Mexican food. Learn about the gastronomy, ingredients, cooking techniques, and recipes of Mexico.
Molletes are a traditional dish served for breakfast in Mexico.
Today while walking through the streets of Coyoacán, we came across a bizarre-looking fruit neither of us had seen before. Mexico once again surprised us with the guamúchil.
Papausa is a prehispanic fruit found in Chiapas seasonally around the end of July through September. It is similar to a guanabana but smaller. Another unique relative includes the chincuya. In fact, in some regions, the fruits share the same name.
This armored ball with its hooked shaped spines, like many of its relatives, may look like a tiny green dinosaur, but in fact, it is a delicious fruit. The chincuya fruit falls in the family of annona and is closely related to the papausa (not to be confused with a papusa) and its most well-known cousin the guanabana.
The chile de arból is a long, thin red chili that is ubiquitous throughout Mexico. This dried chili pepper is spicy and can readily be found on most table tops or taco stands in some form or other. Usually blended into a delicious salsa, but sometimes just used crushed as a seasoning. It’s also a common ingredient used to spice up many Mexican recipes.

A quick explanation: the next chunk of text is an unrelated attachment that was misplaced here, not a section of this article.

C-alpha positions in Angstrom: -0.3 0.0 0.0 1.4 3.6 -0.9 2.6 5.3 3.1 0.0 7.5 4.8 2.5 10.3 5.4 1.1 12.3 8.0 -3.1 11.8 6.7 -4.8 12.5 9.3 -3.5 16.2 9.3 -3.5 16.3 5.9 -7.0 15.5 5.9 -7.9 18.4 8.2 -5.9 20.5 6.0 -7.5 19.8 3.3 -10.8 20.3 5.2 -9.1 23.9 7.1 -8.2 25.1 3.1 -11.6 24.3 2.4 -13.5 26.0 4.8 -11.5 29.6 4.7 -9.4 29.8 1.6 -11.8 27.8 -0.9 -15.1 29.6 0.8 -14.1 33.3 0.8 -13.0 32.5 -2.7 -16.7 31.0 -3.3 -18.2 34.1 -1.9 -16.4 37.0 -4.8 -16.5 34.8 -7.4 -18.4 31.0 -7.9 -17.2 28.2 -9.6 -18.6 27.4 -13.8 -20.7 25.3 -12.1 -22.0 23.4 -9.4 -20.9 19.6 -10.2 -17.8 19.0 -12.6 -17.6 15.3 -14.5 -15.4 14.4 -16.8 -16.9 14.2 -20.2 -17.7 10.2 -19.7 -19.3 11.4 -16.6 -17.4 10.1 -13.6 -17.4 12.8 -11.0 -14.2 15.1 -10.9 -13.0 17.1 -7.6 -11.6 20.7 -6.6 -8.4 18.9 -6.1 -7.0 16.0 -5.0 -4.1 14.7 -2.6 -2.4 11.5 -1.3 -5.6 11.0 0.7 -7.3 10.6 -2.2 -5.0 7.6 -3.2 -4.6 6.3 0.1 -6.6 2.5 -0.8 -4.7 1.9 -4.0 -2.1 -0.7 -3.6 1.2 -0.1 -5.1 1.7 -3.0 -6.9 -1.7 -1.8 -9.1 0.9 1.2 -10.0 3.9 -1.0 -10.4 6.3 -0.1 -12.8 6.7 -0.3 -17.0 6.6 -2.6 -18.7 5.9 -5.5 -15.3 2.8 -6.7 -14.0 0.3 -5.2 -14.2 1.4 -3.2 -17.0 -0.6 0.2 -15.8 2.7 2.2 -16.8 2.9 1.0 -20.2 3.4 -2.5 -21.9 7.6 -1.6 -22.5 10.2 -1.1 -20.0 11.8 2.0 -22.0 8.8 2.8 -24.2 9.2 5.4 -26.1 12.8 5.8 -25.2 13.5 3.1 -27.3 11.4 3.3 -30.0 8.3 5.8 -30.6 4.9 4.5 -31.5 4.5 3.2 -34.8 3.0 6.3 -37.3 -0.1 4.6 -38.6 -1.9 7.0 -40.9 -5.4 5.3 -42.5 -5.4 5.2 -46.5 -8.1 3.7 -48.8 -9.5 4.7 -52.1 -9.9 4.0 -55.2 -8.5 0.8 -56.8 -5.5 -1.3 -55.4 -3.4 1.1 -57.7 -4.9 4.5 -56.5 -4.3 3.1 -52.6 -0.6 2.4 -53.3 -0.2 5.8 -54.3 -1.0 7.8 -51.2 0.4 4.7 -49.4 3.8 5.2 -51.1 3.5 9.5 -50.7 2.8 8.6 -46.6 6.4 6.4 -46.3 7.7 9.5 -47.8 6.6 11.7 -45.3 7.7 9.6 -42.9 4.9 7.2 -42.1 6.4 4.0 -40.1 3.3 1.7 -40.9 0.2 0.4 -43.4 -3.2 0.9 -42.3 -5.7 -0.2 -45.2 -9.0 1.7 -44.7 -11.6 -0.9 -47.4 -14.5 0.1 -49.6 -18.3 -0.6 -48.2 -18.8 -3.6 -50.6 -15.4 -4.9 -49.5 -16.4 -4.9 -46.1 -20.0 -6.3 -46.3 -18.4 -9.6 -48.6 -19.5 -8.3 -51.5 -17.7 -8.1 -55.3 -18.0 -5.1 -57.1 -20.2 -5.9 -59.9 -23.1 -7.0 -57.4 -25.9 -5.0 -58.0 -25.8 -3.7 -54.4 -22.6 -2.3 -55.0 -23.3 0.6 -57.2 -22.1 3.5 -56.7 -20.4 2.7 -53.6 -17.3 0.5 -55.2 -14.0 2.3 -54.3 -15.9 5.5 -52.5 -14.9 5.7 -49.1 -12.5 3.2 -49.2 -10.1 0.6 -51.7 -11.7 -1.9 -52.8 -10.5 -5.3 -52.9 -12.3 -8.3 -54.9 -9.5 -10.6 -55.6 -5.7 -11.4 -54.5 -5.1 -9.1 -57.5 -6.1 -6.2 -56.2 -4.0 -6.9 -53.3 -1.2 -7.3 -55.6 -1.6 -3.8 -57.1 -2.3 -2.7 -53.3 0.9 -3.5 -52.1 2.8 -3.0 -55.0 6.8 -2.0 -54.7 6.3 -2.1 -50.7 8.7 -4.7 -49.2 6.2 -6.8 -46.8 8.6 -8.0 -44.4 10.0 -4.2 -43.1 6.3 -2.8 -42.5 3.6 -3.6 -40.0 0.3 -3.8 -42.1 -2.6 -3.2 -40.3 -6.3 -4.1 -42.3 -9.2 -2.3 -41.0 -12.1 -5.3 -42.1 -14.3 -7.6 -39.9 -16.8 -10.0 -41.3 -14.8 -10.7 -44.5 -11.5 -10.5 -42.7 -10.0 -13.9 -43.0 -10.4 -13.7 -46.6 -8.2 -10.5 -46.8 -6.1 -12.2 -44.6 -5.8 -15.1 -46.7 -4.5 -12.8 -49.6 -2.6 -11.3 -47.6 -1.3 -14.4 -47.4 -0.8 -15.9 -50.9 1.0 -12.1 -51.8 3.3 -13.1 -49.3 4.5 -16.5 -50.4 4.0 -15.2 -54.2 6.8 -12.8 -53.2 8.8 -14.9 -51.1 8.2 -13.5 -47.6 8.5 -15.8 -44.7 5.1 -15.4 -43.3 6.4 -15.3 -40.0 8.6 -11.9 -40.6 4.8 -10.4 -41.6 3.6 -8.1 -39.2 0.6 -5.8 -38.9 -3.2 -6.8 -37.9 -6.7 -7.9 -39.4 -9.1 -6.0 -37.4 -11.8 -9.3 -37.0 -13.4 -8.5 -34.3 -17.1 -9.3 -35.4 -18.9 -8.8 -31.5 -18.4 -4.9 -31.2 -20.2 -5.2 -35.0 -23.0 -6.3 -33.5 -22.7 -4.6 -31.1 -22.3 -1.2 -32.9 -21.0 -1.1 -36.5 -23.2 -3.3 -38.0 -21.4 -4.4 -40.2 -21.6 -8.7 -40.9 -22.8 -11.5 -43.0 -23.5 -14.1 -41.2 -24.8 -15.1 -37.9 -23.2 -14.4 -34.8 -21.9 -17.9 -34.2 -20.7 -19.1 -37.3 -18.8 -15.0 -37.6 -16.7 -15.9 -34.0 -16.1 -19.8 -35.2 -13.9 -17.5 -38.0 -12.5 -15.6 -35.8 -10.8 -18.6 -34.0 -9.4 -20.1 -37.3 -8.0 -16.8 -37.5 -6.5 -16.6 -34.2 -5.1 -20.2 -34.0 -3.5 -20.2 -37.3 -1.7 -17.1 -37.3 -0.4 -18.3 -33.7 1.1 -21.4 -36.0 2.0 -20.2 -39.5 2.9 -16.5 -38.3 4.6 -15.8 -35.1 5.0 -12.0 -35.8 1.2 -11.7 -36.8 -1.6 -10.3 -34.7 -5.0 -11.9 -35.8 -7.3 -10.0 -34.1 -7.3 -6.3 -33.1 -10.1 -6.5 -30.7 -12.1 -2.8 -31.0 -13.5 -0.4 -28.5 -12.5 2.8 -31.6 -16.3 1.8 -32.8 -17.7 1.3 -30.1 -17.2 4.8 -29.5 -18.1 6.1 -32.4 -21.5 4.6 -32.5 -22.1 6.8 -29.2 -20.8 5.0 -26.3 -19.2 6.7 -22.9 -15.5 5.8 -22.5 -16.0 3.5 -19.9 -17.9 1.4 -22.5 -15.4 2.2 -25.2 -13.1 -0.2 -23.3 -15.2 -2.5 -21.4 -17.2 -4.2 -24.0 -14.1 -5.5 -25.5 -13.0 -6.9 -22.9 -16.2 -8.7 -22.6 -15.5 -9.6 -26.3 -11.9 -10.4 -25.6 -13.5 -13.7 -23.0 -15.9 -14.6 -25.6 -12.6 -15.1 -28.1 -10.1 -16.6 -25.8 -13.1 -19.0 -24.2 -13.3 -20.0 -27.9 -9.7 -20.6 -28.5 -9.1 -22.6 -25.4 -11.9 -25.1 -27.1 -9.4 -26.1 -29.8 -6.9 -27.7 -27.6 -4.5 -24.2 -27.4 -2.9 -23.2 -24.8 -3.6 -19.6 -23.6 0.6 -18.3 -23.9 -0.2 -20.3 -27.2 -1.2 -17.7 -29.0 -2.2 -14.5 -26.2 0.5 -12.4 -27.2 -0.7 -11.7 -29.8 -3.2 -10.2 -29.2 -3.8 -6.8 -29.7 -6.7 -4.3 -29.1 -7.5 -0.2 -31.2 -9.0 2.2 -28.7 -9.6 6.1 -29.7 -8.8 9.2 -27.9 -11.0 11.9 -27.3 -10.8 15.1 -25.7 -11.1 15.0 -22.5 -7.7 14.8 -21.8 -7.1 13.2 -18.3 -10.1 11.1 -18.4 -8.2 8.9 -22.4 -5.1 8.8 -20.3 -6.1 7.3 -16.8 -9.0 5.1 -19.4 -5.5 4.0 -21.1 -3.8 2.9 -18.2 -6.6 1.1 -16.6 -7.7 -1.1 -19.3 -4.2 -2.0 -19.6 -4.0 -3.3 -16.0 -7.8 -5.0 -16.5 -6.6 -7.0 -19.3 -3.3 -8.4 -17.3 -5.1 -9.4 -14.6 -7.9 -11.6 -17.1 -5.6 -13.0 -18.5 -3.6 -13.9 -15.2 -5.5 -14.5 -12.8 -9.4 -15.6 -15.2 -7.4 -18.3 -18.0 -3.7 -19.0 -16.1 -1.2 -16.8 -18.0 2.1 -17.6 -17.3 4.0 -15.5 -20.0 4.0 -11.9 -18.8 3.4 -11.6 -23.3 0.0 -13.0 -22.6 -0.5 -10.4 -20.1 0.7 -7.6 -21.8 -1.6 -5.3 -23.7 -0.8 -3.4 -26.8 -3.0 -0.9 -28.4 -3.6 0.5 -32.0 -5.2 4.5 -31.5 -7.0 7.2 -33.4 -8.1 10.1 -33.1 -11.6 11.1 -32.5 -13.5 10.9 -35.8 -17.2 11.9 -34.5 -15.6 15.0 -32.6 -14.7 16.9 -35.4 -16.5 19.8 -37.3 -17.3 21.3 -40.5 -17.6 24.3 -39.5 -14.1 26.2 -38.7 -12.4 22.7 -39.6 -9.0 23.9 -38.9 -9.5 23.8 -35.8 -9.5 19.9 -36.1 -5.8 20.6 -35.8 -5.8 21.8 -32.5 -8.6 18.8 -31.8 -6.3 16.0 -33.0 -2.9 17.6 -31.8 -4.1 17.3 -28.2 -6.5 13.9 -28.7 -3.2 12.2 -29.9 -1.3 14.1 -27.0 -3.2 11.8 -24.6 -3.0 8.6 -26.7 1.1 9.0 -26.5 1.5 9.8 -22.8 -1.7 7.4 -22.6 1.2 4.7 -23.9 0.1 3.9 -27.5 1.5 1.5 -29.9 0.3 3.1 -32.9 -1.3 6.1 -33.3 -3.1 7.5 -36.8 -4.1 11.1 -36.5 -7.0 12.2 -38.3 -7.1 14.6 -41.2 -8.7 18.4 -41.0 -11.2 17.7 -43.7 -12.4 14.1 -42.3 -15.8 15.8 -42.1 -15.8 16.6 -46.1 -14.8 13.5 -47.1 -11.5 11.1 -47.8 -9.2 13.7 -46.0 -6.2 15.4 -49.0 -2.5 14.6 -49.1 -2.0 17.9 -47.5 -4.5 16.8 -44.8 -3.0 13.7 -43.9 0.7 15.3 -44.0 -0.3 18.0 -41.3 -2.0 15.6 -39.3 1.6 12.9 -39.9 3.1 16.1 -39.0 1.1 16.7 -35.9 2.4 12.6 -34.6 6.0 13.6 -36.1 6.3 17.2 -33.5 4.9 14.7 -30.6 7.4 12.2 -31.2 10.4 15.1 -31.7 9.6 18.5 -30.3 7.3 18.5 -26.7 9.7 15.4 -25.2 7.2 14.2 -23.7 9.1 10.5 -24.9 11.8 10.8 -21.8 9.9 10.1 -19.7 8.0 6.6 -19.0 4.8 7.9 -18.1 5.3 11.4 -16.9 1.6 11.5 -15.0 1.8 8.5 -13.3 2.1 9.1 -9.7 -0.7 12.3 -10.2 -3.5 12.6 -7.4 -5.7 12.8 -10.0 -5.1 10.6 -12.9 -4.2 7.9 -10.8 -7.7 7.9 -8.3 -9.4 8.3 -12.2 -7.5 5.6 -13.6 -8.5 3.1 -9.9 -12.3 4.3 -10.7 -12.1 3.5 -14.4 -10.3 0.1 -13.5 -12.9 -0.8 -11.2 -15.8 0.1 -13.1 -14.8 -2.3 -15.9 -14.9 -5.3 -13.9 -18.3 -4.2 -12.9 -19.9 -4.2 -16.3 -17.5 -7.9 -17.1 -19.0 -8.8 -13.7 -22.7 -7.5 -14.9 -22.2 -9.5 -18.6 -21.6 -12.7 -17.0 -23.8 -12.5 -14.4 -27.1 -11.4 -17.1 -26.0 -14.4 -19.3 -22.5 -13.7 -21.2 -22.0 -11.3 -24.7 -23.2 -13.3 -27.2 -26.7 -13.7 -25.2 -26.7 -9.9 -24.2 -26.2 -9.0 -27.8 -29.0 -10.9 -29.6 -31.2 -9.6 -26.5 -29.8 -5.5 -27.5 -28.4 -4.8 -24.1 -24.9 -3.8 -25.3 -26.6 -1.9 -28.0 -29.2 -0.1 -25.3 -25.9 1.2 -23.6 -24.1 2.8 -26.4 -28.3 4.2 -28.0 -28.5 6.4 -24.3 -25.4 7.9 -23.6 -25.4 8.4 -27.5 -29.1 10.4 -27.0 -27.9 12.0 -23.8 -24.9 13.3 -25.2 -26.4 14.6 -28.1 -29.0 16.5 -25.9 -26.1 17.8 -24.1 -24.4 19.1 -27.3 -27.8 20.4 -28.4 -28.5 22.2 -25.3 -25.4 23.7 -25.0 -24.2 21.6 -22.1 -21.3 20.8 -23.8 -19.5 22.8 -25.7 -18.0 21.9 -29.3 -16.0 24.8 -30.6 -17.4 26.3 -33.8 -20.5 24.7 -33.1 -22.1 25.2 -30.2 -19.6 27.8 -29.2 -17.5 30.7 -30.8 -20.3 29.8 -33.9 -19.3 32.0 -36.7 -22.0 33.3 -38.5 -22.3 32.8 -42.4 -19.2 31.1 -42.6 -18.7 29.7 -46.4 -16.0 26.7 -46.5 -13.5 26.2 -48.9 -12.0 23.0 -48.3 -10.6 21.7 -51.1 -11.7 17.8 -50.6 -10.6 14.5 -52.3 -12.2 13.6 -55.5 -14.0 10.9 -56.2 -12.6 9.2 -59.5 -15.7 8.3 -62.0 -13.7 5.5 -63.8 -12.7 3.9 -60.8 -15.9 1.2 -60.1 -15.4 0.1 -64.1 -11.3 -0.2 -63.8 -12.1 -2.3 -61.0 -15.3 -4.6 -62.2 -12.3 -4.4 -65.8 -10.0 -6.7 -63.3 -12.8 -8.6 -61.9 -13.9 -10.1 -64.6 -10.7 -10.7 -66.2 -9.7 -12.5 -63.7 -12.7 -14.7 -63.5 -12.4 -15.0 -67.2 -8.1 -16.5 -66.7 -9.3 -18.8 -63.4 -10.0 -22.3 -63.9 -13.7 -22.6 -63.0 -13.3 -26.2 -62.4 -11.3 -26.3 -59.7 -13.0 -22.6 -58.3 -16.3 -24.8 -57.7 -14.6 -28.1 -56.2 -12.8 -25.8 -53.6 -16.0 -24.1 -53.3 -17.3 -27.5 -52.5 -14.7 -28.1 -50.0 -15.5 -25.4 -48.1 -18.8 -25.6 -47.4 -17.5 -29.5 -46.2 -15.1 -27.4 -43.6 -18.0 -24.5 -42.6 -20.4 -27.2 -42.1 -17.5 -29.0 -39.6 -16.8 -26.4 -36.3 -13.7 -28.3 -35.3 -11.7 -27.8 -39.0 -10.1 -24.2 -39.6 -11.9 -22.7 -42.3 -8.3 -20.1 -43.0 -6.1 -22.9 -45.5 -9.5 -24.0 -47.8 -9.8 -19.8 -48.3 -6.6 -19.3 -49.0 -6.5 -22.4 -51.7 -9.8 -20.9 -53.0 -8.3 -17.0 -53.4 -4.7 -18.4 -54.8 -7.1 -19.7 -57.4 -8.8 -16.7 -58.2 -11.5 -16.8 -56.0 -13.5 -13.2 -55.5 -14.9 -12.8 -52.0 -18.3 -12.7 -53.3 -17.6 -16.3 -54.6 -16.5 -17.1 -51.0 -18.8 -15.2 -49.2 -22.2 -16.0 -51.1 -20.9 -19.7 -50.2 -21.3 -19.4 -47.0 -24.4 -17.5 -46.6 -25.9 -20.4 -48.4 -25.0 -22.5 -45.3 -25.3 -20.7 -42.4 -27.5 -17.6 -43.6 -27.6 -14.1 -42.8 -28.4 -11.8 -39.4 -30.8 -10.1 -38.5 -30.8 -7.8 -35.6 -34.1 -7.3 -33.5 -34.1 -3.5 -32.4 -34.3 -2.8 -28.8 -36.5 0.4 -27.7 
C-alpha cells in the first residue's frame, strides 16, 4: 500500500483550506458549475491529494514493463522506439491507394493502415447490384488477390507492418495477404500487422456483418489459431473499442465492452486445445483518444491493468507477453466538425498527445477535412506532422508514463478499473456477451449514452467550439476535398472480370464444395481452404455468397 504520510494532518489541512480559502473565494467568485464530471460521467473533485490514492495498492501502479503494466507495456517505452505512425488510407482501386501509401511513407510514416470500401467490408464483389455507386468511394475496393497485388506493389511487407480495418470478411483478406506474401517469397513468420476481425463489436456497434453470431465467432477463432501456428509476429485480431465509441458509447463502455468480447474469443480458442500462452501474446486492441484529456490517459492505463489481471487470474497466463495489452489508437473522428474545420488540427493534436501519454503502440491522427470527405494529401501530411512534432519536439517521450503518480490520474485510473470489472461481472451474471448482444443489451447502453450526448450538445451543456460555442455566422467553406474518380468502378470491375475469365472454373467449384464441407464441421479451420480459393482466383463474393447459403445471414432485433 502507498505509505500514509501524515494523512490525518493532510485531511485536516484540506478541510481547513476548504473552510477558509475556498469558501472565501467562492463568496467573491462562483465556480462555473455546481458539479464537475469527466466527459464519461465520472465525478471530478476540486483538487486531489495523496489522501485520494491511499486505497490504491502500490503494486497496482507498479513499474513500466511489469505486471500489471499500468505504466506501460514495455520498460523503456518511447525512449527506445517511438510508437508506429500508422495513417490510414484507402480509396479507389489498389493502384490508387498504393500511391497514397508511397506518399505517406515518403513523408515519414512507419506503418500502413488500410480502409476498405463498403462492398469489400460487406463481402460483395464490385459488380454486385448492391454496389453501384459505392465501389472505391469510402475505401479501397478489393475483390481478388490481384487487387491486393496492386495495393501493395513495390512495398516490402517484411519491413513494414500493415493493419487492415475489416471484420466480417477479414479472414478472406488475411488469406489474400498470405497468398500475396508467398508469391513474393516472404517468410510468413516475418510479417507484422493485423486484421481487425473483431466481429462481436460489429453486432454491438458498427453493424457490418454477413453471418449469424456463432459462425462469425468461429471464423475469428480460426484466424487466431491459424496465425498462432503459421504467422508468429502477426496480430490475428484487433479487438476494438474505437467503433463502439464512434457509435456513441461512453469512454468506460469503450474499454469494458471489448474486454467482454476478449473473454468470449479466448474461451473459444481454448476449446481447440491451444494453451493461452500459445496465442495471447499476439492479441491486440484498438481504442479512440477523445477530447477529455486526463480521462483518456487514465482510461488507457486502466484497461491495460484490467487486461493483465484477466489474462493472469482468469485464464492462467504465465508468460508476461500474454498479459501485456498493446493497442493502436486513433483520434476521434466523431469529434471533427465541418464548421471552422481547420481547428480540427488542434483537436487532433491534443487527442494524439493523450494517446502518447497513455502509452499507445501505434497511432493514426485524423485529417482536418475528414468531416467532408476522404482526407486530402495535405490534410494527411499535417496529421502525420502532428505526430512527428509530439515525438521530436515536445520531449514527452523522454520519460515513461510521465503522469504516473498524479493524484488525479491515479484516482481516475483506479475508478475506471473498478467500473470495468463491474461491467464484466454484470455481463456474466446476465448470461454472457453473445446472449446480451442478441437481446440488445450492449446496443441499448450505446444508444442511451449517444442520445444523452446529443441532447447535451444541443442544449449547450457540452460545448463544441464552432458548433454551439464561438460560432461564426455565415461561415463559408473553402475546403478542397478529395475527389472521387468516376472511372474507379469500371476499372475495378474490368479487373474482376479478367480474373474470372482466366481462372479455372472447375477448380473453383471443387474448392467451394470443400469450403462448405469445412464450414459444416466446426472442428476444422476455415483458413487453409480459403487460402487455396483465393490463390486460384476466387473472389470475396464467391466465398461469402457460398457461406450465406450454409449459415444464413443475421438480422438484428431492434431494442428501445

I first encountered these scarlet-hued blooms at Mercado Viejo in San Cristóbal de las Casas, Chiapas. I bought some that day and took them home to prepare them. After that, I have seen the flower growing in the milpa, on the roadside throughout Chiapas, and even represented in local textiles. When the beans form, the pods are edible whole, or you may remove them and eat the bean inside. They also have a starchy root that is consumed. Read more about how to cook with flor de bótil.
The chile habanero is one of hottest chilis used in Mexican cooking. It has a distinct floral taste accompanied by intense heat. The habanero is commonly used in the Yucatán, as well as many other regions of Mexico and other parts of the world.